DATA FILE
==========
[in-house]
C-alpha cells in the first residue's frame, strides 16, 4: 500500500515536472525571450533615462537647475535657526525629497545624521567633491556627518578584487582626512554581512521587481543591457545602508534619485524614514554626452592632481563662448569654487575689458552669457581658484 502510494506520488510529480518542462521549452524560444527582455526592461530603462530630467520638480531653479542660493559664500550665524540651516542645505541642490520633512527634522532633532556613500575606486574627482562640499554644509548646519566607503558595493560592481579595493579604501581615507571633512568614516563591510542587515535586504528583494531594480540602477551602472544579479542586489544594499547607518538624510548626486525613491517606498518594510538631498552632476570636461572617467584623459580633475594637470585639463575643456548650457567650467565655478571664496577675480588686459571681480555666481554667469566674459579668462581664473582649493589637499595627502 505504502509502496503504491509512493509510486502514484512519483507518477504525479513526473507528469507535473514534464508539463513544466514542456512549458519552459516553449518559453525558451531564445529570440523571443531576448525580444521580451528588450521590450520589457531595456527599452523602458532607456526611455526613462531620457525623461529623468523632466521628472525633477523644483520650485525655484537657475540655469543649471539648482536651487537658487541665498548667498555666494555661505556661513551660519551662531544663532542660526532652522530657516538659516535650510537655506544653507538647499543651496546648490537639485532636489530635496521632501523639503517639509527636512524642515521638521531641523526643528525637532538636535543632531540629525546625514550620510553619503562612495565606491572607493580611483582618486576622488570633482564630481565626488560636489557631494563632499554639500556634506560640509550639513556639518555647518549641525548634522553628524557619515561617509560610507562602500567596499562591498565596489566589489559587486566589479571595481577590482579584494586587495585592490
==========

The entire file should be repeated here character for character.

[in-house]
C-alpha cells in the first residue's frame, strides 16, 4: 500500500515536472525571450533615462537647475535657526525629497545624521567633491556627518578584487582626512554581512521587481543591457545602508534619485524614514554626452592632481563662448569654487575689458552669457581658484 502510494506520488510529480518542462521549452524560444527582455526592461530603462530630467520638480531653479542660493559664500550665524540651516542645505541642490520633512527634522532633532556613500575606486574627482562640499554644509548646519566607503558595493560592481579595493579604501581615507571633512568614516563591510542587515535586504528583494531594480540602477551602472544579479542586489544594499547607518538624510548626486525613491517606498518594510538631498552632476570636461572617467584623459580633475594637470585639463575643456548650457567650467565655478571664496577675480588686459571681480555666481554667469566674459579668462581664473582649493589637499595627502 505504502509502496503504491509512493509510486502514484512519483507518477504525479513526473507528469507535473514534464508539463513544466514542456512549458519552459516553449518559453525558451531564445529570440523571443531576448525580444521580451528588450521590450520589457531595456527599452523602458532607456526611455526613462531620457525623461529623468523632466521628472525633477523644483520650485525655484537657475540655469543649471539648482536651487537658487541665498548667498555666494555661505556661513551660519551662531544663532542660526532652522530657516538659516535650510537655506544653507538647499543651496546648490537639485532636489530635496521632501523639503517639509527636512524642515521638521531641523526643528525637532538636535543632531540629525546625514550620510553619503562612495565606491572607493580611483582618486576622488570633482564630481565626488560636489557631494563632499554639500556634506560640509550639513556639518555647518549641525548634522553628524557619515561617509560610507562602500567596499562591498565596489566589489559587486566589479571595481577590482579584494586587495585592490